A blemish on Riverdale’s crown jewel?
BY CASEY TONER firstname.lastname@example.org June 3, 2012 8:10PM
View of the boat slips at the Dixie Star Marina in Riverdale, Illinois, Monday, May 14, 2012. | Joseph P. Meier~Sun-Times Media
Wherever John Thomas goes, a trail of debt and lawsuits follows.
Mobile Mini Trailer claimed in a lawsuit filed in January that Thomas refused to return a trailer that was rented out for the marina property in January. The lawsuit claims Thomas and his attorney stopped the company from retrieving its trailer by removing its hitch, parking a forklift against the hitch end of the trailer, and calling police to the property. The company is seeking the cost of the trailer — $45,000 — from Thomas and others associated with the marina, according to the lawsuit.
Chicago law firm Belongia, Shapiro and Franklin filed a lawsuit in Cook County in March 2012 alleging that Thomas owes the firm about $107,000 in unpaid legal bills dating to May 2008.
In February 2012, Cook County Judge John C. Griffin ordered Thomas to pay the Wawak family and JMC Holdings LLC $1.3 million in unpaid loans dating to 2006.
Thomas also agreed to pay about $203,000 to Republic Bankcorp in November 2010 due to an unpaid loan Thomas took out in April 2008.
A St. Louis County, Mo., judge ordered Thomas, and another marina partner, Michael Griffith, to pay about $34,300 in unpaid legal fees to Missouri law firm Helfrey, Neiers, and Jones in June 2011. They were also ordered to pay about $49,000 in legal fees on behalf of First Bank by another St. Louis County judge in June 2010.
Updated: July 6, 2012 9:33PM
Riverdale leaders embarked on a plan this year to restore the jewel of the Little Calumet River and in turn gave $900,000 in taxpayer money to a company whose managing partner is a convicted felon who wore a wire in the Tony Rezko case.
The payouts, which came from a special taxing district to help restore blighted properties, were supposed to subsidize a $5.5 million investment into the city’s 80,000-square-foot marina, which includes a restaurant, docks and a gigantic boat warehouse. But exactly how much the owners put into the project has been called into question, according to memos obtained by the SouthtownStar.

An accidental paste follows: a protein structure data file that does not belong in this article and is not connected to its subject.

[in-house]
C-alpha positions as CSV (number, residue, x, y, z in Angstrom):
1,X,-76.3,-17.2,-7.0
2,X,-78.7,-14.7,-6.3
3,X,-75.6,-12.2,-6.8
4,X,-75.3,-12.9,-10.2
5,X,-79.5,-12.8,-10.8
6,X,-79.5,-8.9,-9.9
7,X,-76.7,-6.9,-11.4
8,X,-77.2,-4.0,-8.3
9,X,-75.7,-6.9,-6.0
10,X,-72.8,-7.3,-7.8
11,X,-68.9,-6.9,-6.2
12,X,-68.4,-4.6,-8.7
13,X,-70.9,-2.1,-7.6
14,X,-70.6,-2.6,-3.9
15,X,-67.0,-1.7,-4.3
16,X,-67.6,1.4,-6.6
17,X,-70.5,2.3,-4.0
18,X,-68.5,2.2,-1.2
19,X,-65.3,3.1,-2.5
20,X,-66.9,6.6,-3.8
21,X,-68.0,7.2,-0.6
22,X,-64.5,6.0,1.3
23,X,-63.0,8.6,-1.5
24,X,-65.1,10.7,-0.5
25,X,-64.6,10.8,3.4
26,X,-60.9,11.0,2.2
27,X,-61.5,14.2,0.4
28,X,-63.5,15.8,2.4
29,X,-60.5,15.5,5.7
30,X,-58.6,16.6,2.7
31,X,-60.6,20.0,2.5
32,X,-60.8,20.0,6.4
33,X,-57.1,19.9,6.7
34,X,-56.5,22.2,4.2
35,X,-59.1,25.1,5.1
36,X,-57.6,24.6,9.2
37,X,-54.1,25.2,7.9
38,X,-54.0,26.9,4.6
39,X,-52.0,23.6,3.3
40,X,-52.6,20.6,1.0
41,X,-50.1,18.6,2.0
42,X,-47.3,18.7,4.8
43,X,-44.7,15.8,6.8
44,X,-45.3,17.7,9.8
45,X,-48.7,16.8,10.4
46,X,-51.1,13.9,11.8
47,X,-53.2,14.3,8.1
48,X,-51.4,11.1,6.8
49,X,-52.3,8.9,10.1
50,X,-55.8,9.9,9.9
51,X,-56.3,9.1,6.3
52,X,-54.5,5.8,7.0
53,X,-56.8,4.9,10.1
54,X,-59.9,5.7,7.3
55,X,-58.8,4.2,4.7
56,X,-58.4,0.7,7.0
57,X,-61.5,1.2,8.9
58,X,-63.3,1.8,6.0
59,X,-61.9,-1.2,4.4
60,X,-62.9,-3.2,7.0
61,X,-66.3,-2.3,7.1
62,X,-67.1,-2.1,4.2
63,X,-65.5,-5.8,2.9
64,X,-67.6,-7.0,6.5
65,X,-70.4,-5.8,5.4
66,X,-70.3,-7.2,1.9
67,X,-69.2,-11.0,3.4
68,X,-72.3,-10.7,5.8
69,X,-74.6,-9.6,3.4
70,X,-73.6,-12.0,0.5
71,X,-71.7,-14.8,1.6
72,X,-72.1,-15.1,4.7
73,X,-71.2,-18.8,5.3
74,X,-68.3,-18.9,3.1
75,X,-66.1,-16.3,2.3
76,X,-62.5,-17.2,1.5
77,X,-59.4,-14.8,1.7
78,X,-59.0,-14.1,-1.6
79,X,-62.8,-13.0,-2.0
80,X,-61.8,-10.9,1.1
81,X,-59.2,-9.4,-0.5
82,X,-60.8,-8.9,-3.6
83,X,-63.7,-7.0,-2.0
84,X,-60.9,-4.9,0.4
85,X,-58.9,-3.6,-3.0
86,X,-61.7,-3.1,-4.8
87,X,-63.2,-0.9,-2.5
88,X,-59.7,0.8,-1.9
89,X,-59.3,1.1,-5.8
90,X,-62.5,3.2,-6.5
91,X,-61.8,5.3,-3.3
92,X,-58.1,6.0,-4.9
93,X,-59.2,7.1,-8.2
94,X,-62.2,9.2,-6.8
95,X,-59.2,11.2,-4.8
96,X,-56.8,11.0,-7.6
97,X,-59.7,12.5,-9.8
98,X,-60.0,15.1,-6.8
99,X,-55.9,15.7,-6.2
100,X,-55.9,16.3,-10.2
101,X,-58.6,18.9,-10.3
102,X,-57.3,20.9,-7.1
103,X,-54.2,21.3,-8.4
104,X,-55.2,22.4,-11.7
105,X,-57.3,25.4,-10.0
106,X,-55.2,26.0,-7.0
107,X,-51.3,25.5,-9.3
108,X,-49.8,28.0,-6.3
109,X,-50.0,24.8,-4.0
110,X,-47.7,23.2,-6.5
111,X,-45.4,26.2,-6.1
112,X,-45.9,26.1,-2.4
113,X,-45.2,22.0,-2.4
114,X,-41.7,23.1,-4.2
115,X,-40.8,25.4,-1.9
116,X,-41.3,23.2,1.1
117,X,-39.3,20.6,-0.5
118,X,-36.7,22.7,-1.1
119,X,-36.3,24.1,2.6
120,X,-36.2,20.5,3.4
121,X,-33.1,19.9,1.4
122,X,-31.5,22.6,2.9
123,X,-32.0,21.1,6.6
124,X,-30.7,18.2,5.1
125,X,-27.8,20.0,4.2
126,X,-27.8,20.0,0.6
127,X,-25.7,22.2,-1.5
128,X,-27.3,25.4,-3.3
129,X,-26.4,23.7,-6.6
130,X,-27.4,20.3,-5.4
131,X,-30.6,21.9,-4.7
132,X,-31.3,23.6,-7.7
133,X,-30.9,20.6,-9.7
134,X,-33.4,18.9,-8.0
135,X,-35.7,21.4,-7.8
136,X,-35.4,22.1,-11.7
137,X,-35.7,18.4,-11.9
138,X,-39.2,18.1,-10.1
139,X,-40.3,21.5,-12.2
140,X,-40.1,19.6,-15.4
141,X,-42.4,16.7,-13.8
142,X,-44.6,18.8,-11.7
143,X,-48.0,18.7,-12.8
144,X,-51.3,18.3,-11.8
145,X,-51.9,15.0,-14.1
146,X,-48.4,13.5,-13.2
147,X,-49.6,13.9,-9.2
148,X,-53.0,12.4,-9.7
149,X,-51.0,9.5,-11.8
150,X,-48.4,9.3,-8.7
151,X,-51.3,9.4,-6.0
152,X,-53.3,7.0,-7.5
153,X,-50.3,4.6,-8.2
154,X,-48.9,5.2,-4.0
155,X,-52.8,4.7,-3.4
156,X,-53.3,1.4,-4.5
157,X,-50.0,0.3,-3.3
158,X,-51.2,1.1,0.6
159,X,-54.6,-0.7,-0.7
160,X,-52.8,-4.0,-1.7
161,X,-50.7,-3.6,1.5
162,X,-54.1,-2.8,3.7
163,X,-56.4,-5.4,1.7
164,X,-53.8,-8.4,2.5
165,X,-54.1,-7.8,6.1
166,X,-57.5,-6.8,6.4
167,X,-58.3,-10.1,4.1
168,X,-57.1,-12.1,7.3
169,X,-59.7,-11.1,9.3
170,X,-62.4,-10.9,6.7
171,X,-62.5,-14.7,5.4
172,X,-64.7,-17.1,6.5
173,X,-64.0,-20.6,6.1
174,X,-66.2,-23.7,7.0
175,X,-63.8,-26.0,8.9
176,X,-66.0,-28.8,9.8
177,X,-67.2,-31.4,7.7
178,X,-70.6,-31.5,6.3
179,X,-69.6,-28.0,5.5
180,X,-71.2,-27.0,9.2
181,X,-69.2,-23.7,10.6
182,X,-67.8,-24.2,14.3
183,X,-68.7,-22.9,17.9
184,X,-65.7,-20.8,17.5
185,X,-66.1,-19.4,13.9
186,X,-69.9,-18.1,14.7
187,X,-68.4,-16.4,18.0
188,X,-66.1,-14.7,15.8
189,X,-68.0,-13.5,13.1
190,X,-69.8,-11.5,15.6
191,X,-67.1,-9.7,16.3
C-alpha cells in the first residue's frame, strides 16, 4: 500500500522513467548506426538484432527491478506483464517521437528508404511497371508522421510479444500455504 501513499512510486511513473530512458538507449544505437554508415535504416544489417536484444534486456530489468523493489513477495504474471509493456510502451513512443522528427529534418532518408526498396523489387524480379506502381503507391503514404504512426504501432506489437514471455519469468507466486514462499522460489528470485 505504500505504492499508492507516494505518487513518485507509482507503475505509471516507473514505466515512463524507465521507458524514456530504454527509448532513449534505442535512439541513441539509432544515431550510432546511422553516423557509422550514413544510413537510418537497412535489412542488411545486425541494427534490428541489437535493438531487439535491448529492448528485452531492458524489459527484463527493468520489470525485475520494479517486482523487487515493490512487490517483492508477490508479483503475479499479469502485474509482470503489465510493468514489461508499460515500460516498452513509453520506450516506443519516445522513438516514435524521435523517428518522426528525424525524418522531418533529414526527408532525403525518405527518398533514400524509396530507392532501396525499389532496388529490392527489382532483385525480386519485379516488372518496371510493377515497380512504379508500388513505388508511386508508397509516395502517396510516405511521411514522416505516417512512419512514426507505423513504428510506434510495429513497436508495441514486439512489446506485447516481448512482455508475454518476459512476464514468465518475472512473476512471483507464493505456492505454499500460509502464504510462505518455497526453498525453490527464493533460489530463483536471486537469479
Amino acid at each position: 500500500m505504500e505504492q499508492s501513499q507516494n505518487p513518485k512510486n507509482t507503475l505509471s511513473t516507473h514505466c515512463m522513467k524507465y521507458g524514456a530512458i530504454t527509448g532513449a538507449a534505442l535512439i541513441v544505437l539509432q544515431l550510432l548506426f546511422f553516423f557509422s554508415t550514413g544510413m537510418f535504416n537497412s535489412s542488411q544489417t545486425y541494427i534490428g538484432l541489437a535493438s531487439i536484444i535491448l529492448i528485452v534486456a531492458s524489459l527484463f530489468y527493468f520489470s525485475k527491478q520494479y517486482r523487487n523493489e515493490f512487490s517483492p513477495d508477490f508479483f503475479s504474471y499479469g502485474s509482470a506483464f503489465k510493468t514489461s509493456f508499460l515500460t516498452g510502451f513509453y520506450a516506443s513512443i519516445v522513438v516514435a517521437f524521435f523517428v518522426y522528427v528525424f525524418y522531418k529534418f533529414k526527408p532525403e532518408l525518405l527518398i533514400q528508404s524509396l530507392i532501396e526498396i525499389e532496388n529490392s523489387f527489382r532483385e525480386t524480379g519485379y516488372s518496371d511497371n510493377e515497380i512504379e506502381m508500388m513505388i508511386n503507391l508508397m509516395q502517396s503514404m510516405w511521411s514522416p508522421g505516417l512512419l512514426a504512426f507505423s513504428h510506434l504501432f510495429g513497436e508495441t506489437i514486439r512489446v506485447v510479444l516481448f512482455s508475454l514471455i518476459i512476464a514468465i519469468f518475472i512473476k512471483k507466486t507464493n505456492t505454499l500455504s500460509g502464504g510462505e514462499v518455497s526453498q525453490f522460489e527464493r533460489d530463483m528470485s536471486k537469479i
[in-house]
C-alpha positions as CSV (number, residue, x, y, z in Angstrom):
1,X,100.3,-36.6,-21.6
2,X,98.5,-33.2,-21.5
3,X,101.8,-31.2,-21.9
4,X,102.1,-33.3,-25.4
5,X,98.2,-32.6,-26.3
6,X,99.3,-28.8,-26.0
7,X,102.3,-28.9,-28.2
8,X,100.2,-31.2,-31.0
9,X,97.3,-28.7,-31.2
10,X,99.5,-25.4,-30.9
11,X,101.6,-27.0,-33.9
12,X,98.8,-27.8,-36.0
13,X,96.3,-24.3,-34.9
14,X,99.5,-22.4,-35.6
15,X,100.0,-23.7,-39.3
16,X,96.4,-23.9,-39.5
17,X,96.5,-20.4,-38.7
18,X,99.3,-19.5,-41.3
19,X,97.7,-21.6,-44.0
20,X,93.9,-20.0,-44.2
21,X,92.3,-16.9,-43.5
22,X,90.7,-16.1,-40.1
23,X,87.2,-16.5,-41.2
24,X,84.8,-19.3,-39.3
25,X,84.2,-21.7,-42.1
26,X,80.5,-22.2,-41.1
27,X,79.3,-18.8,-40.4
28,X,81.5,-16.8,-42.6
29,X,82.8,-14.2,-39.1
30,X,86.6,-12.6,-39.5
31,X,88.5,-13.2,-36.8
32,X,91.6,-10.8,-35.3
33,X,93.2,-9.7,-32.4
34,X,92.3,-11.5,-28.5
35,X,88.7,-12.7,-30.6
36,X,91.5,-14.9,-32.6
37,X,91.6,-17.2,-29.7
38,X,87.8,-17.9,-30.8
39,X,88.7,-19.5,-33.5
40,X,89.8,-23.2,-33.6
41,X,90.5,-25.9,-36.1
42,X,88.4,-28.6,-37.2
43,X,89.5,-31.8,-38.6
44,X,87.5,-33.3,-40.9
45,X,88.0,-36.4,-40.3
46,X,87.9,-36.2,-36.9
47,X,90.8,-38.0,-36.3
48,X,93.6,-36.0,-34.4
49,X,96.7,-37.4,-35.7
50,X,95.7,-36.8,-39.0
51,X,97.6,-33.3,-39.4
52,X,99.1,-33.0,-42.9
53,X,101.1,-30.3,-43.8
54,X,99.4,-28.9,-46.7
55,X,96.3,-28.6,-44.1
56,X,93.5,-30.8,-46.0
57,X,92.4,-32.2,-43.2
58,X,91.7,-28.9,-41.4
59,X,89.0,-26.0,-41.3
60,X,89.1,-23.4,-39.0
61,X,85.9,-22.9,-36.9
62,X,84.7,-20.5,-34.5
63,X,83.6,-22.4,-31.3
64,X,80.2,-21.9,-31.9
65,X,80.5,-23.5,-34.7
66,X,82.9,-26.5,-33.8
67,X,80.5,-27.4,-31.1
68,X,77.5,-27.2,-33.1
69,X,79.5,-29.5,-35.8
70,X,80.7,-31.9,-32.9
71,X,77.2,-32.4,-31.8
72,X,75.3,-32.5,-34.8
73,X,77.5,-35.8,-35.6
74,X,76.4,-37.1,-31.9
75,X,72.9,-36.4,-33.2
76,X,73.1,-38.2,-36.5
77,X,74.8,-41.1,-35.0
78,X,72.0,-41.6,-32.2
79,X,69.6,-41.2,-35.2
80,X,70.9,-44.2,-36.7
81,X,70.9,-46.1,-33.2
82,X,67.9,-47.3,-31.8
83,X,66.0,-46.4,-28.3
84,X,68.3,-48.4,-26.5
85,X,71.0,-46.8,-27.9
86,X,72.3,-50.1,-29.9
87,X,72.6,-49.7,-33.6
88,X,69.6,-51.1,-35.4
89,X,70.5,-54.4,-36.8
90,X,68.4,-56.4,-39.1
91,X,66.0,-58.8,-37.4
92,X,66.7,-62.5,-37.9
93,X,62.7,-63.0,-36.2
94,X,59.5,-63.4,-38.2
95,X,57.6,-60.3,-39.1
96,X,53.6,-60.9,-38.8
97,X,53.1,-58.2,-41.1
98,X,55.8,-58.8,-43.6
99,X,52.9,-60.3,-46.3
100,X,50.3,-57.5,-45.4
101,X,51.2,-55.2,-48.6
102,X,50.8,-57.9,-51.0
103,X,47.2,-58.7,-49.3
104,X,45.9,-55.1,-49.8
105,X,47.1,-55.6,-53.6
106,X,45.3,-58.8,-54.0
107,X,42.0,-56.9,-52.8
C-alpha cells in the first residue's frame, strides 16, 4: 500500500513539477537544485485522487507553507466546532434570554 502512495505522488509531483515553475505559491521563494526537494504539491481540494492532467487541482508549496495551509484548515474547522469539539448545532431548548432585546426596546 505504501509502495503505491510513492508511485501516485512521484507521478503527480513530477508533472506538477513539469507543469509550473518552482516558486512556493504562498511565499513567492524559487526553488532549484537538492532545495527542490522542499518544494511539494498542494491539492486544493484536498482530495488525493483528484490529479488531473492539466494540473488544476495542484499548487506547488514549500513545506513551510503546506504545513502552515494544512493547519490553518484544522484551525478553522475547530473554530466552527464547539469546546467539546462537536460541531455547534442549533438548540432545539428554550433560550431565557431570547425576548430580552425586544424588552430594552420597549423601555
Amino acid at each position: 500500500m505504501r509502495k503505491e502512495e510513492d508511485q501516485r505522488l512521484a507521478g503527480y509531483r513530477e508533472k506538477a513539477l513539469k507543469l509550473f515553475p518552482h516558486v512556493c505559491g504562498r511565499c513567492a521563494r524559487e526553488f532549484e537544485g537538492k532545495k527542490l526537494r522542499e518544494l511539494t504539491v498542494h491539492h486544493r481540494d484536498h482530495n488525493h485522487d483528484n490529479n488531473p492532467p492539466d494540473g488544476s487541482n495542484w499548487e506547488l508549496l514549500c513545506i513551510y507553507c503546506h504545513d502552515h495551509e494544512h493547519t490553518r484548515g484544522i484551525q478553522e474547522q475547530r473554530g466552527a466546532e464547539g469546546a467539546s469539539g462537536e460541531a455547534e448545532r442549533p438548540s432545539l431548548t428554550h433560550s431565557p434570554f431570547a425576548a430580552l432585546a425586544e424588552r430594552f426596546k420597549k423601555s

And, companies and firms that were hired as part of the marina’s redevelopment — including the firm that set up the deal — are claiming they’re still owed about $180,000.
Mayor Deyon Dean, who held a campaign fundraiser at The Dixie Star marina restaurant on May 21, cut village checks totaling $300,000 to the marina company just days after village attorney Mark Sterk warned against giving any more money to the troubled project.
Now, the taxpayer money is unaccounted for, and questions are swirling about the company’s bookkeeping, the property’s back taxes, and why taxpayer money was spent on things such as televisions, furniture, employee uniforms and appliances.
The village board — at its attorney’s behest — is hiring a firm to audit the company’s books.
“It reeks of something unethical,” village board member Lawrence Jackson said of the deal. “You know, it makes me embarrassed to be an elected official in Riverdale.”
Attorney Anthony Bass, who represents the marina owners, describes the new management as a group who came in and salvaged what had become a dilapidated nest of gangbangers, drug dealers and prostitutes.
Elmhurt resident Gary DeClark, the marina’s former owner, declared bankruptcy in June 2011, claiming he owed $11.7 million; more than $9 million of the debt was marina-related.
Convicted felon Louis Giordano had been running the marina’s restaurant, Captain’s Quarters, since 2009 while he awaited sentencing on a 2004 fraud conviction. Giordano and partner-in-crime John Thomas, formerly Bernard Barton, pled guilty to fraud charges after the two ran a billboard-leasing business in Manhattan, N.Y., in the 1990s.
Giordano gave his girlfriend control of his business affairs — including the restaurant — when he went to prison in June 2011.
Thomas was sentenced in June 2010 to three years’ probation and a $6,000 fine for a felony fraud conviction stemming from the same case — his reward for helping investigators build a record of former Gov. Rod Blagojevich’s repeat visits to Rezko’s office.
While he awaited sentencing, Thomas was involved in two businesses that eventually declared bankruptcy — Carnegie Realty Partners and a separate real estate venture in Florida. He helped create a new company, Nosmo Kings LLC, which bought the marina in August 2011 from Dearborn Street Holdings LLC-Series 7 Nighthawk, which had acquired the property from Harris Bank.